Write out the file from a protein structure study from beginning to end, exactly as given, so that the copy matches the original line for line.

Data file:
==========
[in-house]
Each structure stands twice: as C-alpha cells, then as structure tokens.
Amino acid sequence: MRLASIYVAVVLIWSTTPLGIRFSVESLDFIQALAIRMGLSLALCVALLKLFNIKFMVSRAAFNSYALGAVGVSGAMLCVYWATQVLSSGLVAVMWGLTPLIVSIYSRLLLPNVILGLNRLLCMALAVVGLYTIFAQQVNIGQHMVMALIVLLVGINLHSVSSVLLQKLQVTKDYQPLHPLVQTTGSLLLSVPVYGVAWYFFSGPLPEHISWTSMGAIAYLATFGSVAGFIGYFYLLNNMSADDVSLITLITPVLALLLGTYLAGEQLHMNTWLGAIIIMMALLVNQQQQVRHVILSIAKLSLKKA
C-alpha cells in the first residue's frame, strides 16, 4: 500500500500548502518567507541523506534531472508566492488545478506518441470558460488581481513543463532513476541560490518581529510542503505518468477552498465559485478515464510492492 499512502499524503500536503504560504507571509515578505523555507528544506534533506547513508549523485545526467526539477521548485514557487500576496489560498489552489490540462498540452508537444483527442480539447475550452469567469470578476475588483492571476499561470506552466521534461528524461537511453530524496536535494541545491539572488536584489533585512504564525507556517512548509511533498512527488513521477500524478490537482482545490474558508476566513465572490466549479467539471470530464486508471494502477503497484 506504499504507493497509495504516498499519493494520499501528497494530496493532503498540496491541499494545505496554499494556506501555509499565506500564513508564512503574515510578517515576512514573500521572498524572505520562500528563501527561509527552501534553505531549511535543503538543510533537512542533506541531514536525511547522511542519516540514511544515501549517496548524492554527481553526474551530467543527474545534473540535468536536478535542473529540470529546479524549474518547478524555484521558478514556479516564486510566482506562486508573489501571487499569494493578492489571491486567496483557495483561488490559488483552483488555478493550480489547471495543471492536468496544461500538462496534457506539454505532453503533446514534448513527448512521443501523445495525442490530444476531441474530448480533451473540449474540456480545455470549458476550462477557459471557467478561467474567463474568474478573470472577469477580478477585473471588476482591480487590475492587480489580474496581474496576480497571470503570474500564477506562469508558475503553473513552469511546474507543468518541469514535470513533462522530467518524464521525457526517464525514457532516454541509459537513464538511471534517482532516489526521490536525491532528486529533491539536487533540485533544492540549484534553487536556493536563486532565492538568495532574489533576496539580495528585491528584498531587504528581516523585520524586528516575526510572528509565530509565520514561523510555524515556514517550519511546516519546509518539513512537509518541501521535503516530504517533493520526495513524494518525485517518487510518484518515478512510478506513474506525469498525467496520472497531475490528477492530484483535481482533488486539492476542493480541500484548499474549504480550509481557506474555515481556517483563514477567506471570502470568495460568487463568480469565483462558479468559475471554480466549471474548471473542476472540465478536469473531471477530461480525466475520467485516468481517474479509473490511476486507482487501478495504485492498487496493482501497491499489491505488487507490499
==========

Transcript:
[in-house]
Each structure stands twice: as C-alpha cells, then as structure tokens.
Amino acid sequence: MRLASIYVAVVLIWSTTPLGIRFSVESLDFIQALAIRMGLSLALCVALLKLFNIKFMVSRAAFNSYALGAVGVSGAMLCVYWATQVLSSGLVAVMWGLTPLIVSIYSRLLLPNVILGLNRLLCMALAVVGLYTIFAQQVNIGQHMVMALIVLLVGINLHSVSSVLLQKLQVTKDYQPLHPLVQTTGSLLLSVPVYGVAWYFFSGPLPEHISWTSMGAIAYLATFGSVAGFIGYFYLLNNMSADDVSLITLITPVLALLLGTYLAGEQLHMNTWLGAIIIMMALLVNQQQQVRHVILSIAKLSLKKA
C-alpha cells in the first residue's frame, strides 16, 4: 500500500500548502518567507541523506534531472508566492488545478506518441470558460488581481513543463532513476541560490518581529510542503505518468477552498465559485478515464510492492 499512502499524503500536503504560504507571509515578505523555507528544506534533506547513508549523485545526467526539477521548485514557487500576496489560498489552489490540462498540452508537444483527442480539447475550452469567469470578476475588483492571476499561470506552466521534461528524461537511453530524496536535494541545491539572488536584489533585512504564525507556517512548509511533498512527488513521477500524478490537482482545490474558508476566513465572490466549479467539471470530464486508471494502477503497484 506504499504507493497509495504516498499519493494520499501528497494530496493532503498540496491541499494545505496554499494556506501555509499565506500564513508564512503574515510578517515576512514573500521572498524572505520562500528563501527561509527552501534553505531549511535543503538543510533537512542533506541531514536525511547522511542519516540514511544515501549517496548524492554527481553526474551530467543527474545534473540535468536536478535542473529540470529546479524549474518547478524555484521558478514556479516564486510566482506562486508573489501571487499569494493578492489571491486567496483557495483561488490559488483552483488555478493550480489547471495543471492536468496544461500538462496534457506539454505532453503533446514534448513527448512521443501523445495525442490530444476531441474530448480533451473540449474540456480545455470549458476550462477557459471557467478561467474567463474568474478573470472577469477580478477585473471588476482591480487590475492587480489580474496581474496576480497571470503570474500564477506562469508558475503553473513552469511546474507543468518541469514535470513533462522530467518524464521525457526517464525514457532516454541509459537513464538511471534517482532516489526521490536525491532528486529533491539536487533540485533544492540549484534553487536556493536563486532565492538568495532574489533576496539580495528585491528584498531587504528581516523585520524586528516575526510572528509565530509565520514561523510555524515556514517550519511546516519546509518539513512537509518541501521535503516530504517533493520526495513524494518525485517518487510518484518515478512510478506513474506525469498525467496520472497531475490528477492530484483535481482533488486539492476542493480541500484548499474549504480550509481557506474555515481556517483563514477567506471570502470568495460568487463568480469565483462558479468559475471554480466549471474548471473542476472540465478536469473531471477530461480525466475520467485516468481517474479509473490511476486507482487501478495504485492498487496493482501497491499489491505488487507490499